It’s no secret that Oxford University invests in arms companies. Some students protest against this; the vast majority either don’t know or don’t care.
Talking about the issue around the office this week, we’ve heard that ‘the end justifies the means’ and ‘I suppose the University just wants to make money’. You can take that as an example of the particular breed of vermin which put together this paper if you like, but in many ways this majority view is the more honest approach to take.
We all made the decision to come to the richest University in the UK. We all benefit from the one-on-one tutorials, the best-stocked libraries in the country, the subsidised college punts (obligatory reference to it now being Trinity term) and the perfectly-manicured lawns. Presumably the University doesn’t invest in arms because its finance directors are fabulously evil geniuses with a view to continuing war in the third world; just as Oxford doesn’t experiment on animals simply because it likes the sound of kittens crying. It invests this way because it has been shown to be the most lucrative. And we all benefit from the proceeds.
Anyway, most of us would find it hard to get ourselves worked into a righteous rage about a reported £5.8 million of arms investments. Out of the University’s overall portfolio, this percentage is tiny. (Take note, OxStu. Try not to misquote figures by roughly £700 million in future, and remember always to read to the end of FOI requests.)
But let’s please not pretend that this investment is moral or socially acceptable. The ends may justify the means – debate at leisure – but it’s insulting to suggest that the funding of arms companies is ‘a good thing’, or one which benefits anyone directly aside from the investor. You can hold your nose and accept it, or you can speak out against it.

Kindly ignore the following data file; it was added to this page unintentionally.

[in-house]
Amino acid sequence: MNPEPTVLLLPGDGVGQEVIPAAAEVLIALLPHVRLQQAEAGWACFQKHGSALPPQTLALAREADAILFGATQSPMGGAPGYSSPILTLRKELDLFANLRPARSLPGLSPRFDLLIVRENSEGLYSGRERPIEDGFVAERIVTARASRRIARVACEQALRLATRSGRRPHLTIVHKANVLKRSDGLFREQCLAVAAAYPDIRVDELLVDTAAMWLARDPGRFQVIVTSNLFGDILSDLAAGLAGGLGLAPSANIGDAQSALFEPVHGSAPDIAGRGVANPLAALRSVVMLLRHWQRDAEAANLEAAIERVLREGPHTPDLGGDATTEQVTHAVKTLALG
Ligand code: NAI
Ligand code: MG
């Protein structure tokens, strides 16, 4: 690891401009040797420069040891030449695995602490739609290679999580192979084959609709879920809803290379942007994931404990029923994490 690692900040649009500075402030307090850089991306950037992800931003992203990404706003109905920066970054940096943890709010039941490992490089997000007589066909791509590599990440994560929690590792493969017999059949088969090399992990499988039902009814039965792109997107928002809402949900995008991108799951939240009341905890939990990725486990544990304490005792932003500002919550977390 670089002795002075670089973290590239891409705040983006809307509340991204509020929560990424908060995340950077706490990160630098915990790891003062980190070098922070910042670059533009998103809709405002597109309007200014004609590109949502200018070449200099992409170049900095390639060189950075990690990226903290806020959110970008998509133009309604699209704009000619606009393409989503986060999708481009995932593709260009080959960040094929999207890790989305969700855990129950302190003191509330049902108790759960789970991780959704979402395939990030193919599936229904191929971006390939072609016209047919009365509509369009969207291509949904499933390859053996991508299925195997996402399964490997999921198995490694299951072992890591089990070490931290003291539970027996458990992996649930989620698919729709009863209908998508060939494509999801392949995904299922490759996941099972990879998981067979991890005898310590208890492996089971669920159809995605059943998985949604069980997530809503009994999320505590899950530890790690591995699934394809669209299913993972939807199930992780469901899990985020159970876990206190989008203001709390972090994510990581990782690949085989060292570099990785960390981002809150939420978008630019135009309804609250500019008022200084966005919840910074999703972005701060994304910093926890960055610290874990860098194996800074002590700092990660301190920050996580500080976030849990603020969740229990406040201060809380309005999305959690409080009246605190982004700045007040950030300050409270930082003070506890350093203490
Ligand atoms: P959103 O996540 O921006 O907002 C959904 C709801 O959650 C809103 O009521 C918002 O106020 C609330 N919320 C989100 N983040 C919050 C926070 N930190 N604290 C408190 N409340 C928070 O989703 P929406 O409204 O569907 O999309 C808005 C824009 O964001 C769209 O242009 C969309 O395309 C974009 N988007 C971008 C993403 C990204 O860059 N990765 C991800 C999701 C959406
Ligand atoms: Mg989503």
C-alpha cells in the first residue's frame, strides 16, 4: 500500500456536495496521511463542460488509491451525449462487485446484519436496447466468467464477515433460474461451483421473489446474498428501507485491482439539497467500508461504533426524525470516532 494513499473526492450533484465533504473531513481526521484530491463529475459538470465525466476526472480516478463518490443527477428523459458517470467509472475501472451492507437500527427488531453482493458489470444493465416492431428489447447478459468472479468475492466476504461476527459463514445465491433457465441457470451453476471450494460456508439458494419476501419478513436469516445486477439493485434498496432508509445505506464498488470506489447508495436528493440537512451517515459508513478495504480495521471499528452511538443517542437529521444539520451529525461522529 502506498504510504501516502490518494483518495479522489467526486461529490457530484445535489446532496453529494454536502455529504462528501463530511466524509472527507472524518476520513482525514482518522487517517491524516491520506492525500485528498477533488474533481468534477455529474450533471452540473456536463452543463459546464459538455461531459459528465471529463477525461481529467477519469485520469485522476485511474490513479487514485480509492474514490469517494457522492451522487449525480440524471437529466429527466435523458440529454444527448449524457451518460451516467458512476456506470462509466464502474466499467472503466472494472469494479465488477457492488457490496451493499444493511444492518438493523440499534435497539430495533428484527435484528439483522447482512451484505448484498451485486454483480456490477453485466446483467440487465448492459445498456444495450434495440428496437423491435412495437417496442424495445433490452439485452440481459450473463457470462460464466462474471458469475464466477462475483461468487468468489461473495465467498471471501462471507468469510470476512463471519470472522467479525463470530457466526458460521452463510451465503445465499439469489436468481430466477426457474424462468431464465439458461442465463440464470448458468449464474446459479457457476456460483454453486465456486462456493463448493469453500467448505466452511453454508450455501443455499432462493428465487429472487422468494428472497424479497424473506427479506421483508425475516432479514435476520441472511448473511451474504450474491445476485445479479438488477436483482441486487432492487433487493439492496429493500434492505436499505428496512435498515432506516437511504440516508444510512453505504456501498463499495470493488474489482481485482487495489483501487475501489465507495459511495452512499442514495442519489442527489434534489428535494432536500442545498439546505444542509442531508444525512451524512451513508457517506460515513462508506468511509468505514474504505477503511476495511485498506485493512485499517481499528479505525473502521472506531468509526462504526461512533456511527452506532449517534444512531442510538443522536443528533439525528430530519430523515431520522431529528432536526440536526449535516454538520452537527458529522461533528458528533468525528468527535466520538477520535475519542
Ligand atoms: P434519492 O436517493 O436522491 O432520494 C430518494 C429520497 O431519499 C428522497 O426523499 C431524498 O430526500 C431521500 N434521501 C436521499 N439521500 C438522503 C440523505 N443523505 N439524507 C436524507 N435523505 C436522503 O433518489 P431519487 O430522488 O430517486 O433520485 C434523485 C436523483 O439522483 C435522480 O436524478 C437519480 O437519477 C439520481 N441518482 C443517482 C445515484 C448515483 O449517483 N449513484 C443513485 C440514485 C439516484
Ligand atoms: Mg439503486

What you cannot do is set up a ‘Socially Responsible Investment Review Committee’ – as our front page reports this University as having done this week – to give a veneer of moral legitimacy to an ethically dubious portfolio. Any social responsibility board which give the go-ahead to a scheme which potentially funds weapons sold on to illegal regimes is obviously a joke.
The boundaries it draws in investment policy are also laughable. So Oxford won’t invest in the development or production of “land mines and cluster bombs”? Slow clap, guys. Caveats like these do not an ethical portfolio make.
Oxford’s biggest moral issue arguably isn’t the way it invests its money. It is the way it churns out lines of graduates who run to The City to roll around in whatever dollar they can find, regardless of the wider consequences.
With an institutional culture like this, that’s hardly surprising.
Moralising editorial over. Now let’s lighten up
‘We understand that a section of the University has taken the Cherwell seriously. It would be a mistake to deduce that Cherwell takes any section of the University seriously.’
It was with these words in 1920, almost ninety years ago, that everyone’s favourite red-top-in-spirit came into existence. We face what threatens to be a serious term. There are serious elections happening and for many of us, there are serious exams which may very well decide our future. But, then again, it is equally likely that they will not. This may of be no consolation to those still sans facebook, phone and life, fretting about missing the culmination of their education so far, but isn’t it all rather funny? Think – today Britain is broken.
Not because of terrorists hiding dynamite in their swimming trunks, or angry communists wringing the neck of a crumbling government, but because of a bit of dust projectile vomited out of an unpronouncible mountain one thousand miles away. It’s Trinity, after all, and rose-tinted spectacles are the accessory of the season.
So, with Eyjafjallajokull (ay-yah-FYAH-lah-yer-kuhl) as our god, let us worship in the church of ‘shit happens’ and remember that life is far too important to be taken seriously. Oxford Union, be at your most scandolous, ridiculous and snide. OUCA, newly vowelly endowed, we look forward to hearing from you. And Oxford, our teacher, our friend, do what you like; invest, ban, report, remove, send down, spend, cut, spend. Just remember this. You take us seriously at your peril. We wish you all a pleasant term.